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  • Writer's pictureHeidi Stedeford


Guest blog by Dr Pragya Agarwal

People bleed every day. Life goes on. But menstruating women are dirty. When the boundary between the inside and the outside of women’s bodies blur, they are deemed unsightly.

Pragya's book ‘(M)otherhood: on the choices of being a woman’

It was Menstrual hygiene day recently and I was reflecting on how language such as this can create and reinforce shame around a completely normal bodily function. While it is extremely important to address the stigma associated with menstruation, and period poverty, we need to also look at the language used around menstruation. I am personally not in favour of the word ‘hygiene’ associated with period products. It perpetuates the idea that menstruation is inherently dirty, and creates shame and stigma around bodies that menstruate.

The word 'feminine hygiene' used often to promote products by businesses such as vagisil once again creates shame around bodies. We know that this is still a huge problem globally. I speak from my own experience and research in Indian society. As part of my research think-tank and for my book, I have worked closely with women and research groups/NGOs in India who have been addressing menstrual shame and stigma, and period poverty. According to data released by the Indian government in 2016, there are 355 million menstruating women and girls in the country (almost 30 per cent of the total population), and only 36 per cent have access to sanitary towels. In rural areas, 81 per cent of women use unsterilised cloths and many tend to use the dirtiest piece of cloth available, because to them menstruation is synonymous with dirt.

A study as recently as 2018, for those who doubt that menstrual stigma continues, conducted in the USA and polling 1,500 women and 500 men from across the country, found that 58 per cent of women polled felt a sense of embarrassment simply because they were on their period. Forty-two per cent of the women had experienced period-shaming, with one in five being made to have these feelings because of comments made by a male friend. It is so strange to think that in this era of extraordinary freedom, girls are still having to endure the feelings of shame and confusion I did that summer day when I was eleven.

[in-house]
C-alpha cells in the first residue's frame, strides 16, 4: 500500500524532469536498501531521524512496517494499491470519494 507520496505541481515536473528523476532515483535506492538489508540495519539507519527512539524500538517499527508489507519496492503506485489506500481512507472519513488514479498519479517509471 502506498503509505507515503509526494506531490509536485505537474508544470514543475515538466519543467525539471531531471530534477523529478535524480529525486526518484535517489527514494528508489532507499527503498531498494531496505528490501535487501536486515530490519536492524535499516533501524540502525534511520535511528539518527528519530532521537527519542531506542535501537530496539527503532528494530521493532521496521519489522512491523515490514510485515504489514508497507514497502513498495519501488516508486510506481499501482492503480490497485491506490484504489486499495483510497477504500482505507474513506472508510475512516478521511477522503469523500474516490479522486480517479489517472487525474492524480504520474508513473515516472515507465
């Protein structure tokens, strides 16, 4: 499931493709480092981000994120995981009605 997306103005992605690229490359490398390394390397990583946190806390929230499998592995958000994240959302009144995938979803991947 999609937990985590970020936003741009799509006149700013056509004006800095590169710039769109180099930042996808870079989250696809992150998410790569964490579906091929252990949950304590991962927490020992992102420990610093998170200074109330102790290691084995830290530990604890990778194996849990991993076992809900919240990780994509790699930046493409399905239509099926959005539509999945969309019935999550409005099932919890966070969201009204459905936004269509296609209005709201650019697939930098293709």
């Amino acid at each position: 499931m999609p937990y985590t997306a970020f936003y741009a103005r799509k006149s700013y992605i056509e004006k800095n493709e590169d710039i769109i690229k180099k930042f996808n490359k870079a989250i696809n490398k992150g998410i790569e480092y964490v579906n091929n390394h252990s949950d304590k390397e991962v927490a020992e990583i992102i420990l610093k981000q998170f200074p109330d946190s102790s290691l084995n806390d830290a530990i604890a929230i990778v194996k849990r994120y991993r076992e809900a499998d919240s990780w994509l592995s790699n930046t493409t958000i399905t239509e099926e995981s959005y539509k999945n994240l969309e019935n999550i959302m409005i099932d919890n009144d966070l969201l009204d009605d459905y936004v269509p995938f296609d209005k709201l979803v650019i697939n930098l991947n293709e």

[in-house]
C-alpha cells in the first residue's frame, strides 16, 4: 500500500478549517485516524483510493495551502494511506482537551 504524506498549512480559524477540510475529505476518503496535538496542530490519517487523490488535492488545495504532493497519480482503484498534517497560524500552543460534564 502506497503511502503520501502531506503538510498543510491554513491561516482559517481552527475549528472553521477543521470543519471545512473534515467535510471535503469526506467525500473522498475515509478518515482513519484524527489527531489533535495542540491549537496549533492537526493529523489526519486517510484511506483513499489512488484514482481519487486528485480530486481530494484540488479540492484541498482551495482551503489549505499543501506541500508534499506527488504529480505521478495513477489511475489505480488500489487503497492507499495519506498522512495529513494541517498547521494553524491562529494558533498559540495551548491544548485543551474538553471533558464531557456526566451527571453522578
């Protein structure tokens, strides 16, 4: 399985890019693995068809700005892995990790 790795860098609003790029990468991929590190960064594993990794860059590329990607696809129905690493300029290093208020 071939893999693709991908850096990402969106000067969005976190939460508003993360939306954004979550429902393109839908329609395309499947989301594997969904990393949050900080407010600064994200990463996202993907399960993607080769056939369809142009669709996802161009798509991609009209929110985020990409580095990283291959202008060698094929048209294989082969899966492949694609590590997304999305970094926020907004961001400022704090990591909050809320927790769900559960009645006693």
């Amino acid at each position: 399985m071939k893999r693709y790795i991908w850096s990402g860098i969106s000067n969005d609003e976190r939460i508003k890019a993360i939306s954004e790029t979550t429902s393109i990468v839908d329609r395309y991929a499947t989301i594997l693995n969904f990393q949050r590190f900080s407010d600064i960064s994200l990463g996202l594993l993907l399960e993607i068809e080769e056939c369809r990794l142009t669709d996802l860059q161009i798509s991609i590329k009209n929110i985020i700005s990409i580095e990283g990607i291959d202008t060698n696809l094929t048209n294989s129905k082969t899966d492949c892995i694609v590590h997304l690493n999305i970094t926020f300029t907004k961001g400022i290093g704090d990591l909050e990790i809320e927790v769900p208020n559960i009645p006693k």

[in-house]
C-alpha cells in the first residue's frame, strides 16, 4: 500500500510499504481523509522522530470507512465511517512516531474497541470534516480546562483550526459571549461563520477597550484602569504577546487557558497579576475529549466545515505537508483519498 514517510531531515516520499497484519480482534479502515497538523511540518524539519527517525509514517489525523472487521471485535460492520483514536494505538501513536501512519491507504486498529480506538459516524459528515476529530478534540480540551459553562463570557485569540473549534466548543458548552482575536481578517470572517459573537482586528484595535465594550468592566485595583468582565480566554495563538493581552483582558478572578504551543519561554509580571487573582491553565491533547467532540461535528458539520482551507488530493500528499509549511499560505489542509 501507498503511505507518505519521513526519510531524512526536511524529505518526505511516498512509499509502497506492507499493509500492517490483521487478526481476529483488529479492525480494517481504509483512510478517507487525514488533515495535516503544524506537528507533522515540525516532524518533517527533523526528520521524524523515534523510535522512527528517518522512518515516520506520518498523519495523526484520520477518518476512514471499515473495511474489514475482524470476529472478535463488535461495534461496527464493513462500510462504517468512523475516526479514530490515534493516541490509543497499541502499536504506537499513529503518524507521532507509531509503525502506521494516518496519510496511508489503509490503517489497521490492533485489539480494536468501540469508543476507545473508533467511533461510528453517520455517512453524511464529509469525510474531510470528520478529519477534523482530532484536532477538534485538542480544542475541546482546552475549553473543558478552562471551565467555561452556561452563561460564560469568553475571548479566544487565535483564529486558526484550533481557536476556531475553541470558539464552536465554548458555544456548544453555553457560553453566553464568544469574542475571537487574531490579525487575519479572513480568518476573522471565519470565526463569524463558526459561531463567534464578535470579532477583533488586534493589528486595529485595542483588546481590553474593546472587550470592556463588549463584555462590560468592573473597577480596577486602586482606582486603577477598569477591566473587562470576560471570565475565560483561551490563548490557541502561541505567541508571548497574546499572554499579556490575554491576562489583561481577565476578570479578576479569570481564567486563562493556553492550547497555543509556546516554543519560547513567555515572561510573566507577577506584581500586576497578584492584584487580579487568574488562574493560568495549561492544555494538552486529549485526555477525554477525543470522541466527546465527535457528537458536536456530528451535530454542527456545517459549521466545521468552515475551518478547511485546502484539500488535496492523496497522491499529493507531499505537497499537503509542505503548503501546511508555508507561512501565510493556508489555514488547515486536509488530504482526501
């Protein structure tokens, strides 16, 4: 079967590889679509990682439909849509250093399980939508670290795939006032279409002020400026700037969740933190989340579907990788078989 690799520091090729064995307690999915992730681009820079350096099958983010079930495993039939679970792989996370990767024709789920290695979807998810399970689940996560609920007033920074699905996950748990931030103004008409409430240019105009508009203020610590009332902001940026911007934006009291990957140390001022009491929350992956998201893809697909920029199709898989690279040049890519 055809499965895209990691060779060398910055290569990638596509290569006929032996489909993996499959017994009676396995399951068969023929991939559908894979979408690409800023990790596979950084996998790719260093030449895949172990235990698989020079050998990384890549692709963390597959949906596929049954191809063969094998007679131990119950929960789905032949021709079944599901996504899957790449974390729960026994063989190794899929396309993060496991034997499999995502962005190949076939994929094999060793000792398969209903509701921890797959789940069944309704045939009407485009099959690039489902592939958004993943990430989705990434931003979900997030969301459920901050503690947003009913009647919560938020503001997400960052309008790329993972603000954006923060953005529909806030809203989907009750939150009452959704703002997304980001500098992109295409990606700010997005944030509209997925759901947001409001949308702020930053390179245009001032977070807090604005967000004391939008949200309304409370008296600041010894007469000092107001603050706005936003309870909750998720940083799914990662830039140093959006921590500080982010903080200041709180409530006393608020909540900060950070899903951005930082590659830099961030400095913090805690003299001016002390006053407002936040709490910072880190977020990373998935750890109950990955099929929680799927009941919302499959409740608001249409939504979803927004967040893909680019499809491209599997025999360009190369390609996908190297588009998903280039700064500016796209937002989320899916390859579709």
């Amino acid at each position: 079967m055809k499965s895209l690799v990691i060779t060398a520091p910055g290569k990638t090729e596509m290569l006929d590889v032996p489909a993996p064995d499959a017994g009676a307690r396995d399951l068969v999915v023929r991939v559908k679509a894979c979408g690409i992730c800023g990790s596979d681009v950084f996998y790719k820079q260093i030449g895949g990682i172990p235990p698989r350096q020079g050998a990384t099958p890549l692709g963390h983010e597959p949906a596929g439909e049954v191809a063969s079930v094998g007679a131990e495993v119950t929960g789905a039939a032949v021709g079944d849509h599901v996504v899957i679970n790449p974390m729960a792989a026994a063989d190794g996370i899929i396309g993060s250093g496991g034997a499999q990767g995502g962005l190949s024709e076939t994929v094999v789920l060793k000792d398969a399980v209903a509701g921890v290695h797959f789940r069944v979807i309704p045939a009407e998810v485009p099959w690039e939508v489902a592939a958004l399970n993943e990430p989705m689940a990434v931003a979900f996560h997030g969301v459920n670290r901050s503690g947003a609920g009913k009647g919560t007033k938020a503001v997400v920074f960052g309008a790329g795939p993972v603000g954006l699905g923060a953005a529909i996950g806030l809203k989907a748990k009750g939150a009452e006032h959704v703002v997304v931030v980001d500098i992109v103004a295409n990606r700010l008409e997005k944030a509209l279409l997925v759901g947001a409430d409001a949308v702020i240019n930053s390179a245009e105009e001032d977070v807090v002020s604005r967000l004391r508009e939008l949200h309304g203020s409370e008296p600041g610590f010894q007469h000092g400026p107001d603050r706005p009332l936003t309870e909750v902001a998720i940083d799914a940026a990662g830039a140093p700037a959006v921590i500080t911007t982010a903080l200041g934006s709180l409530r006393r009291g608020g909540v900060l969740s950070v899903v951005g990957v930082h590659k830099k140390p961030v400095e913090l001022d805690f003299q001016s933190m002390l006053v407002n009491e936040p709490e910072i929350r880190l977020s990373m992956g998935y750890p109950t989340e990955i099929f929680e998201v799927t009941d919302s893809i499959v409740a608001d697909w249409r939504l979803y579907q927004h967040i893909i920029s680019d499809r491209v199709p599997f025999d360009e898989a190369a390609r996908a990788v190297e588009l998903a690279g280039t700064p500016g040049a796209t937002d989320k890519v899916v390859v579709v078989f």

In the 1920s Dr Béla Schick believed that menstruating women produced a toxin called menotoxin, which could wilt otherwise normally thriving flowers. The first chapter of my book ‘(M)otherhood: on the choices of being a woman’ is called ‘The Age of Innocence’. I interweave my own experience and memory of my first period, my life before then and after, and the way it shaped my identity from that point on with research across historical archives, ranging from the Bible to Hindu vedas, to many scientific studies, to understand where these taboos around menstruation have come from, and what its impacts are. Why do we become visible and invisible? Why do we have to hide tampons and sanitary napkins? Why are women who are menstruating still considered dirty? I also discuss trans men who menstruate and how they are marginalised in this discourse.

As I have said many times over previously, we really have to consider an intersectional global perspective on some of these issues because culture, environment, social contexts all play a role in how biases, prejudice, stigma is created and imposed on menstruating bodies. Because it is time we acknowledge that it still exists, and that unless we talk about it and disrupt it, many more young women will internalise this shame around their bodies from a young age.

Material based on Pragya’s book ‘(M)otherhood: on the choices of being a woman’ available now from Canongate

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